Atlanta’s Oakland Cemetery wants to identify its dead

On Saturday, the Historic Oakland Foundation hosts a Juneteenth program featuring guided walking tours of the African-American grounds. There will be two tours for adults at 11 a.m. and 1 p.m. A tour for children is at noon. African-American burial records will be available, too. The free program runs from 10:30 a.m. to 1:30 p.m.

The cemetery also hosts a twilight tour of the African-American grounds Sunday at 6:30 p.m.

Oakland Cemetery is at 248 Oakland Ave. SE, Atlanta.

Neale Nickels stepped slowly, his shadow long across the green field.

“There’s a body there,” he said. Nickels pointed to a spot marked by a piece of orange surveyor’s tape no larger than a quarter. “There’s a body over there. And there and there and there.”

Bodies lying in anonymity. They're the remains of nearly 900 African-Americans buried on a three-acre site at Oakland Cemetery in Atlanta. None has a marker. Nickels, the cemetery's director of historic preservation, hopes to put some names to the sites.

The Historic Oakland Foundation recently hired specialists to probe the area with ground-penetrating radar to determine where bodies lay. In a four-day period, they counted 872 probable grave sites.

On Saturday, the cemetery is conducting tours of the site, plus sharing burial records with visitors. They hope to locate descendants of some these long-time Oakland residents. The open house underscores the cemetery's observance of Juneteenth, the holiday commemorating the end of slavery in the South. Oakland's Juneteenth celebration will take place from 10:30 a.m.–1:30 p.m. and is free.

The Juneteenth observance — Oakland’s first — may help fill in the gaps in some records in Atlanta’s oldest public park, Nickels said. While the cemetery has an extensive list of names, it’s not complete, especially the records on the African-American section. Some plots never had markers. Other plots’ monuments got moved, and now await restoration to the sites where mourners originally erected them.

“This is important,” Nickels.

The section opened in 1866. For more than a century, people of color gathered at the crest of a hill in the heart of the 48-acre cemetery to inter their loved ones. Some used stones; others marked the graves with wooden monuments. At other sites, they planted bushes or left significant items — a toy for a dead child, perhaps, or a beloved grandmother’s favorite hairbrush. Sometimes, they left only prayers.

But stone monuments can go missing, and wooden markers are hardly permanent. Bushes can be mowed down without regard to their original purpose. Toys and hairbrushes somehow vanish. In time, the sites where the living consigned the dead to Glory were notable only for their anonymity. People would walk the tract and wonder: Who rests here?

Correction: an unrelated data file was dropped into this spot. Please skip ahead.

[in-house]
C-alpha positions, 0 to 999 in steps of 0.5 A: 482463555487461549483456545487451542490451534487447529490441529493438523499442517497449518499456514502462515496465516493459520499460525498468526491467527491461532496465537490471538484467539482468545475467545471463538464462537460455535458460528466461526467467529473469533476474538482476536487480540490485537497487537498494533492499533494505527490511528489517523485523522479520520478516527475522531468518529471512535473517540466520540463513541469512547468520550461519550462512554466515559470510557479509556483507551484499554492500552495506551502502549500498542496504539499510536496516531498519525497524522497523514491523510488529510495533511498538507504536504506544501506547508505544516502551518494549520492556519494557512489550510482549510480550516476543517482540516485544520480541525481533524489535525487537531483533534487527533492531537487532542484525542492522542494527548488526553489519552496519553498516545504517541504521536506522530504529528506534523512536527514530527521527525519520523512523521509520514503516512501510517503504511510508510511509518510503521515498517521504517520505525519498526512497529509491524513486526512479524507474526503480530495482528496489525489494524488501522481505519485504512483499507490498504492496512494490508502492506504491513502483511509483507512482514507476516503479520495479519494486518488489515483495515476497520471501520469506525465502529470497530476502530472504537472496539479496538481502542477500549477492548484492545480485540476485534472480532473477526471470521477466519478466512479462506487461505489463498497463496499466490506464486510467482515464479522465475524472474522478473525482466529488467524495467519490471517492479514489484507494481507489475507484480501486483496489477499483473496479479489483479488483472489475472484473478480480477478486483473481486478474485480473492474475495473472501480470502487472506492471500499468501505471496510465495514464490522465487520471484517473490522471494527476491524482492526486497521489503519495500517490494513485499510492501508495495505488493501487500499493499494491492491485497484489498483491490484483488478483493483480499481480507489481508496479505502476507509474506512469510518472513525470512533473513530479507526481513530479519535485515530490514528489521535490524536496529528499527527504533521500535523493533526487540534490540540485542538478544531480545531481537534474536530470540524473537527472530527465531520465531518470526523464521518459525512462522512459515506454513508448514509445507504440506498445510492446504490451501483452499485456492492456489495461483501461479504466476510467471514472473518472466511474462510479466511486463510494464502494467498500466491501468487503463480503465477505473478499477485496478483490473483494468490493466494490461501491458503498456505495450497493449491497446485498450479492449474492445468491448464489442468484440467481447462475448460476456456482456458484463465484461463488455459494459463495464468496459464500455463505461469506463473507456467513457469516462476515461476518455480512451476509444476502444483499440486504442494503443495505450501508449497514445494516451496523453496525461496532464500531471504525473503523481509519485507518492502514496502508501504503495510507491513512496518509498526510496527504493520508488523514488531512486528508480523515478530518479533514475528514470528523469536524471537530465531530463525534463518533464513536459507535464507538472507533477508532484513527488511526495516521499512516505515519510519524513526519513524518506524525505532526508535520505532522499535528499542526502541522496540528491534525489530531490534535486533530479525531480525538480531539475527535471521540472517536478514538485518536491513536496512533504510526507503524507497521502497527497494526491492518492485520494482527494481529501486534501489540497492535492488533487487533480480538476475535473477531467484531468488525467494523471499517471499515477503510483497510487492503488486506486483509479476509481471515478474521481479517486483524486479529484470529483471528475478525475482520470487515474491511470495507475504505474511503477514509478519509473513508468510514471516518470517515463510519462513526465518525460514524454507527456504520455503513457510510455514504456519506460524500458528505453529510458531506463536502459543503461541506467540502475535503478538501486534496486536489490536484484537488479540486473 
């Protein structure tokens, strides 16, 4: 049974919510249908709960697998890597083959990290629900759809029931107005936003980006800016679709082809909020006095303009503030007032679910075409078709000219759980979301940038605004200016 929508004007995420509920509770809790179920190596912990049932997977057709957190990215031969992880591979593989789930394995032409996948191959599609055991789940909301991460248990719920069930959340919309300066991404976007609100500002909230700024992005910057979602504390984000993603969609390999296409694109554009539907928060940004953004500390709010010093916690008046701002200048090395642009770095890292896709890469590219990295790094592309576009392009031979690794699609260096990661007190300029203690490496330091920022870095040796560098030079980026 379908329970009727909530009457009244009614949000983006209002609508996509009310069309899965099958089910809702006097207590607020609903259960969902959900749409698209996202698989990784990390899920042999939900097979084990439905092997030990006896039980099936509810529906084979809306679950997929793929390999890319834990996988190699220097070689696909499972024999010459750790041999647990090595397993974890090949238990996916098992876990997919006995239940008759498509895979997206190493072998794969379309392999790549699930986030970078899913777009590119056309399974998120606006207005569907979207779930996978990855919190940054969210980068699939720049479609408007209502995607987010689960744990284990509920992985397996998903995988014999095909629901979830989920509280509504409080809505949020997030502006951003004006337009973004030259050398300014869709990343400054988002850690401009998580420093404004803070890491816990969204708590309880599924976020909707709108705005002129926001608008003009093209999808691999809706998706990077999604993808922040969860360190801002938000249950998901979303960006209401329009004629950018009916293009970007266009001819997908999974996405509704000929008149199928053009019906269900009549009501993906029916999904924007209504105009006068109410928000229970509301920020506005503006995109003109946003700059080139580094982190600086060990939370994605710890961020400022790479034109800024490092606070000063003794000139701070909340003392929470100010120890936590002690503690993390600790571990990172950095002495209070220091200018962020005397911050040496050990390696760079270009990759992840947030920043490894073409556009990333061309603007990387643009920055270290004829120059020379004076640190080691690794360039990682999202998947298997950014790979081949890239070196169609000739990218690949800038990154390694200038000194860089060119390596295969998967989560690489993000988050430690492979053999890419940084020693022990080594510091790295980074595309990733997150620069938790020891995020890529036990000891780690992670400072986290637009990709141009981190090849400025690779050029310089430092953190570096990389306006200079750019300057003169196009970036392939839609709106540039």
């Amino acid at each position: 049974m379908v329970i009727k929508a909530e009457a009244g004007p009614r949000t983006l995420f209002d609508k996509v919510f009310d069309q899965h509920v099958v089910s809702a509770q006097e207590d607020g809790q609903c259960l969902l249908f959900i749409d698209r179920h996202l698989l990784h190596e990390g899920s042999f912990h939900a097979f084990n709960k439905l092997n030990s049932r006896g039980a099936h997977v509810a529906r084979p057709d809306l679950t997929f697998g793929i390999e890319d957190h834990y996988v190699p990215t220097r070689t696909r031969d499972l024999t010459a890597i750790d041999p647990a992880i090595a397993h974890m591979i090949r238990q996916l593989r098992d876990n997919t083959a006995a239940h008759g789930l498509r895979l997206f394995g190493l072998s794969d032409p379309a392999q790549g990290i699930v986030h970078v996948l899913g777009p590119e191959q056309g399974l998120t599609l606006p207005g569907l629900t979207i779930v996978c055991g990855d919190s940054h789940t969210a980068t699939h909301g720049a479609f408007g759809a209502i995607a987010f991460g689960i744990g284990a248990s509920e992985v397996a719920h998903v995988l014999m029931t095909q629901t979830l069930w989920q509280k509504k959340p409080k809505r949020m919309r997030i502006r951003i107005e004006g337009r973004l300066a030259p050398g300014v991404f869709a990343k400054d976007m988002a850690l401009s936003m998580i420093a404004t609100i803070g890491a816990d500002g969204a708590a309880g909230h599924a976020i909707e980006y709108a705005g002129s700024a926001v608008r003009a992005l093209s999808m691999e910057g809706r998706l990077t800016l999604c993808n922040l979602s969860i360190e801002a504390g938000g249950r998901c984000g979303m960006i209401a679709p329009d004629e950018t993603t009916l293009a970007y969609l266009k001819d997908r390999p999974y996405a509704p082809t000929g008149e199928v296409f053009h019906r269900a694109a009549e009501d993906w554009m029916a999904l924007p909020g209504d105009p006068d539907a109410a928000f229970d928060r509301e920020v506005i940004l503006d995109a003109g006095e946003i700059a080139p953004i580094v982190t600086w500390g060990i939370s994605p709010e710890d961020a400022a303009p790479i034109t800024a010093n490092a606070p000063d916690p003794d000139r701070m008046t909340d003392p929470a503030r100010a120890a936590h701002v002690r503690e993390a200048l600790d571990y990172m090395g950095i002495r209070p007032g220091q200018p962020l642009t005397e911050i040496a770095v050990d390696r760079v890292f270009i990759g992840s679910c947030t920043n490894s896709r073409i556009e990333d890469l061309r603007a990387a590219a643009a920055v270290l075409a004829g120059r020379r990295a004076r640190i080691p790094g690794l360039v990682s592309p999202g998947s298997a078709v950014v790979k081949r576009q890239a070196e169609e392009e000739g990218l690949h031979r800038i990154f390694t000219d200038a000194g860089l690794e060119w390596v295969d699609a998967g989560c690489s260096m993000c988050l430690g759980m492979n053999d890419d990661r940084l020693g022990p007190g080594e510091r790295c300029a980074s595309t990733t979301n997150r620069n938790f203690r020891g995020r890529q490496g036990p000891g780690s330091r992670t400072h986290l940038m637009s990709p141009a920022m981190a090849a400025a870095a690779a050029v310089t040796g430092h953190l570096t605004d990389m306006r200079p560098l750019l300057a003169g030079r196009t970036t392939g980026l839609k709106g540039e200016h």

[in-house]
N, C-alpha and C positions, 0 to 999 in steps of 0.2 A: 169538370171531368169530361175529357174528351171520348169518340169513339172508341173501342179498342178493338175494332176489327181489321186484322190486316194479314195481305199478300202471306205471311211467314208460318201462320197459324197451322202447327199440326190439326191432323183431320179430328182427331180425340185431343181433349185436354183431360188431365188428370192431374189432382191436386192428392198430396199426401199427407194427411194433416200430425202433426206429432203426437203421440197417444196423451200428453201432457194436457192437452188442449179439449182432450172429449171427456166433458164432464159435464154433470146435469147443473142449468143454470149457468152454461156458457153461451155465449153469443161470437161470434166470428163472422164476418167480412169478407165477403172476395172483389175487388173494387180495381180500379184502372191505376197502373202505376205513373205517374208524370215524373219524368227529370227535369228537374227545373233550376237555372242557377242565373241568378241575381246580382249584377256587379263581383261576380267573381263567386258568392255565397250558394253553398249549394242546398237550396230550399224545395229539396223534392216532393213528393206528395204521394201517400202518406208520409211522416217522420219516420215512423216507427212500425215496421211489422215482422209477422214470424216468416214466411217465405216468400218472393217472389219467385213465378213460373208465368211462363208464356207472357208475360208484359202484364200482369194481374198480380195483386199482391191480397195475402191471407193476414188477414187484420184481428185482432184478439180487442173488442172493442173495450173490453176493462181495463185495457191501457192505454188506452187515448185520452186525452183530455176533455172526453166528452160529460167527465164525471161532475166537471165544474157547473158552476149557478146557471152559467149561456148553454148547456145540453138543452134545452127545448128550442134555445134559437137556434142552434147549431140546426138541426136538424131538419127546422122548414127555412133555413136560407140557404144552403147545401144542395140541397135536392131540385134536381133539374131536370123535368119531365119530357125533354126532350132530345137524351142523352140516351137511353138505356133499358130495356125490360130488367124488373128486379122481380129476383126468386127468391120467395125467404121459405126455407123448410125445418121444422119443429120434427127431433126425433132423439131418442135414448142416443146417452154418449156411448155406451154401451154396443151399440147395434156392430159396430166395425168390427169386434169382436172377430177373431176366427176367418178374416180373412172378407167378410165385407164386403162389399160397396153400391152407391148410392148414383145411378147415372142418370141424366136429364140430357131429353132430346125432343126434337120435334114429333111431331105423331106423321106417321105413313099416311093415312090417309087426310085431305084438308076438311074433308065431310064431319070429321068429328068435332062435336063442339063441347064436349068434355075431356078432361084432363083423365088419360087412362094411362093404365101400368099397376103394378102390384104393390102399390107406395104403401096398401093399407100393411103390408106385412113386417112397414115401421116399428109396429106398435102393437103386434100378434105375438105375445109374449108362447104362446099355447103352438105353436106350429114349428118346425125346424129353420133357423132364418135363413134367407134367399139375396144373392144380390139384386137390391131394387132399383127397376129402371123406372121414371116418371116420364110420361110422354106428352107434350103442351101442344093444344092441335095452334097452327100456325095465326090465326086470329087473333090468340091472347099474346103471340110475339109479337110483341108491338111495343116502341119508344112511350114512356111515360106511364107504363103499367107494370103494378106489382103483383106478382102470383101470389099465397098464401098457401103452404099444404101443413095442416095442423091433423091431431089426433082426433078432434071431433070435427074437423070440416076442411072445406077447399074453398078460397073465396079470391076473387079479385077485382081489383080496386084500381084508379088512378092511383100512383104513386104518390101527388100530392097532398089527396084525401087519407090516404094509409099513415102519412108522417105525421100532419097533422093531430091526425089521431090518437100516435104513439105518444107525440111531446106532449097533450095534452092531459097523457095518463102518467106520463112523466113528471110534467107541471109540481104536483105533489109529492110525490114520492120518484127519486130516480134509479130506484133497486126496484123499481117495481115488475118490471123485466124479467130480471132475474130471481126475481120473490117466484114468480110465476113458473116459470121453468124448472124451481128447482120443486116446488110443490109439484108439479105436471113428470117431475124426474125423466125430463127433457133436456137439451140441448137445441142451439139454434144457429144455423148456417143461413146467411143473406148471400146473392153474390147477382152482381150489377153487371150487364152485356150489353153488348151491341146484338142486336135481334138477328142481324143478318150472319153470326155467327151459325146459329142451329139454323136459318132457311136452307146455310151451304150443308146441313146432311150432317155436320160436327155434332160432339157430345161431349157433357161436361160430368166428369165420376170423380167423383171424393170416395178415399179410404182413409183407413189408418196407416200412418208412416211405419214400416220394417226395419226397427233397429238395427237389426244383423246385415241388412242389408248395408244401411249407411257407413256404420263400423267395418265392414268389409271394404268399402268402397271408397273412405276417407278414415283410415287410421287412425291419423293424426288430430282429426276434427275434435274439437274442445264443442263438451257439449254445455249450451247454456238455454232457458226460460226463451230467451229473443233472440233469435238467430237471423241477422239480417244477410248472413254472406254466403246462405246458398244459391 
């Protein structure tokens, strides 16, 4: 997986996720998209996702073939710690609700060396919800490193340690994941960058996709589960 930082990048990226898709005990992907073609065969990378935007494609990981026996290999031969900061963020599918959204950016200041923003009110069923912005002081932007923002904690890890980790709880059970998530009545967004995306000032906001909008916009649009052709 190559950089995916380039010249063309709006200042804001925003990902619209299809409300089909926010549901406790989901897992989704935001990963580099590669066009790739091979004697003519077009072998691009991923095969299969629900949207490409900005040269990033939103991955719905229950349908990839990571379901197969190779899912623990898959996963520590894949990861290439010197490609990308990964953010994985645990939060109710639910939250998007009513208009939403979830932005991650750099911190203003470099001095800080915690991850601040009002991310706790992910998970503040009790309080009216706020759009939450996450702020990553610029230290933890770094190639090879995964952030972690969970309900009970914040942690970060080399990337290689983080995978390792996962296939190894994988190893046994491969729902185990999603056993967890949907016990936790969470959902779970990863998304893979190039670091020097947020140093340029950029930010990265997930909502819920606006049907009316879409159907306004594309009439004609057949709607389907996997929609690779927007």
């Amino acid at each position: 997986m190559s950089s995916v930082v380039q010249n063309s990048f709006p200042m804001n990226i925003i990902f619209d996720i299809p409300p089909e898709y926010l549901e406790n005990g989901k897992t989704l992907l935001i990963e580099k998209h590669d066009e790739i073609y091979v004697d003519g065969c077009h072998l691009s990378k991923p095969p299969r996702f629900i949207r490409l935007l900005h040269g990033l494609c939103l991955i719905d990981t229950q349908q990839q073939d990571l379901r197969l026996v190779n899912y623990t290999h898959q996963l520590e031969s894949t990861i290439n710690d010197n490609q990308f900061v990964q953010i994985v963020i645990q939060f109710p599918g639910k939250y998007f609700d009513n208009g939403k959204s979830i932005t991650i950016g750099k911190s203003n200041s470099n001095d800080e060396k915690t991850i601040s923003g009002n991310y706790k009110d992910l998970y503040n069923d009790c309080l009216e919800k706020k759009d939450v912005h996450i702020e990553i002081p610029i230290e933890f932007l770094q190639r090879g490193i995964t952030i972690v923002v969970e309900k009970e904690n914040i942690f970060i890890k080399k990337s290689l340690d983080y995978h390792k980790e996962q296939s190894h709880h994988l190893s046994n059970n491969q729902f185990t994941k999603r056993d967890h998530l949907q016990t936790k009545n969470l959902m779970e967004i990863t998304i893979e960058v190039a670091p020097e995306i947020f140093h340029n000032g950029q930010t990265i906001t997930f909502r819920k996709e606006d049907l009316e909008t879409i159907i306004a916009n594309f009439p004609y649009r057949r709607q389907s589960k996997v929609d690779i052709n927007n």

It's a question Daniel Bigman has asked countless times. His company, Bigman Geophysical, conducted the search at Oakland's African-American tract. He has visited cemeteries across the Southeast, his work embracing the passage of centuries. At the Ocmulgee National Monument near Macon, Bigman discovered graves dating to 1000 to 1200 AD.

Bodies, said Bigman, are “all over” — some in graveyards, of course, but others resting in field and forest. Some, like those in Oakland’s African-American section, are buried close together. His April probe was slow work.

“There were hundreds of graves per acre,” he said.

That means hundreds of stories. D.L. Henderson is keen to know them all. A member of the cemetery foundation’s board of directors, Henderson has been studying Oakland’s original African-American burial records for nearly two decades.

In 1937, Henderson said, employees of the Works Progress Administration, a Depression program that employed millions, visited the cemetery. They catalogued names, drew burial-site maps and asked residents: Do you know who is buried there?

Their efforts, Henderson said, helped identify some of the graves in the African-American section. But those workers were hardly infallible.

“Record-keeping, over the years, has not been that good in Oakland’s past. There’s always human error,” she said. “It’s great that we’re doing this.”

Great and overdue, said Nickels. On a recent afternoon, he stopped and studied a tombstone leaning against another. At one time, it marked the final resting place of Carrie B. Taylor, who died in 1950. It somehow got separated from its grave site. He ran a finger across its hand-made concrete surface.

“Someone really cared,” Nickels said. He patted the stone. “We’ll find her.”

Just then a breeze moved across the ground where the nameless dead lay. The magnolias and water oaks whispered as it passed.